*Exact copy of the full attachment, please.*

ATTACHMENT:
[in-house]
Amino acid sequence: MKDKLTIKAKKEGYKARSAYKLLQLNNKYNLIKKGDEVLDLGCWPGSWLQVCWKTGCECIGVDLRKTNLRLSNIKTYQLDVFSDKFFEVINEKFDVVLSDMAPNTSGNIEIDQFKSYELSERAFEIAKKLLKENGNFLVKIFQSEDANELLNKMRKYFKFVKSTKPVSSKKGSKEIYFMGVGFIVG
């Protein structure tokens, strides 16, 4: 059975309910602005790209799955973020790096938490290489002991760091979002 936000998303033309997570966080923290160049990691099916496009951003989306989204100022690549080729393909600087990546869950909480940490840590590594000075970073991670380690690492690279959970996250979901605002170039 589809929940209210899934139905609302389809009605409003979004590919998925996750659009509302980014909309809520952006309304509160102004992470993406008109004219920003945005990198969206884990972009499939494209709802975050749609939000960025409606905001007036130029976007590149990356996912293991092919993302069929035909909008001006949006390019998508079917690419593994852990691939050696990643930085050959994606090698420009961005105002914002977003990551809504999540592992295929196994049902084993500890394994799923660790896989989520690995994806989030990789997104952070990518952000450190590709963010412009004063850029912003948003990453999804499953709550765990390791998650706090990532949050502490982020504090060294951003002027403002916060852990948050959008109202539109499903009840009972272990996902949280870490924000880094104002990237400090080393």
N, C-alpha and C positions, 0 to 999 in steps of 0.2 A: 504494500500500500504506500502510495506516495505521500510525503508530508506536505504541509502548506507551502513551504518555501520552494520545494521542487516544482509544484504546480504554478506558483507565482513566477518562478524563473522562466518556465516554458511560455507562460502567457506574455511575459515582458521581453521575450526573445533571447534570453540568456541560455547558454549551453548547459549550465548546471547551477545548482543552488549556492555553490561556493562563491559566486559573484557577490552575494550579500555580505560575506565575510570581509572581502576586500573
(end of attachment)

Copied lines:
[in-house]
Amino acid sequence: MKDKLTIKAKKEGYKARSAYKLLQLNNKYNLIKKGDEVLDLGCWPGSWLQVCWKTGCECIGVDLRKTNLRLSNIKTYQLDVFSDKFFEVINEKFDVVLSDMAPNTSGNIEIDQFKSYELSERAFEIAKKLLKENGNFLVKIFQSEDANELLNKMRKYFKFVKSTKPVSSKKGSKEIYFMGVGFIVG
């Protein structure tokens, strides 16, 4: 059975309910602005790209799955973020790096938490290489002991760091979002 936000998303033309997570966080923290160049990691099916496009951003989306989204100022690549080729393909600087990546869950909480940490840590590594000075970073991670380690690492690279959970996250979901605002170039 589809929940209210899934139905609302389809009605409003979004590919998925996750659009509302980014909309809520952006309304509160102004992470993406008109004219920003945005990198969206884990972009499939494209709802975050749609939000960025409606905001007036130029976007590149990356996912293991092919993302069929035909909008001006949006390019998508079917690419593994852990691939050696990643930085050959994606090698420009961005105002914002977003990551809504999540592992295929196994049902084993500890394994799923660790896989989520690995994806989030990789997104952070990518952000450190590709963010412009004063850029912003948003990453999804499953709550765990390791998650706090990532949050502490982020504090060294951003002027403002916060852990948050959008109202539109499903009840009972272990996902949280870490924000880094104002990237400090080393």
N, C-alpha and C positions, 0 to 999 in steps of 0.2 A: 504494500500500500504506500502510495506516495505521500510525503508530508506536505504541509502548506507551502513551504518555501520552494520545494521542487516544482509544484504546480504554478506558483507565482513566477518562478524563473522562466518556465516554458511560455507562460502567457506574455511575459515582458521581453521575450526573445533571447534570453540568456541560455547558454549551453548547459549550465548546471547551477545548482543552488549556492555553490561556493562563491559566486559573484557577490552575494550579500555580505560575506565575510570581509572581502576586500573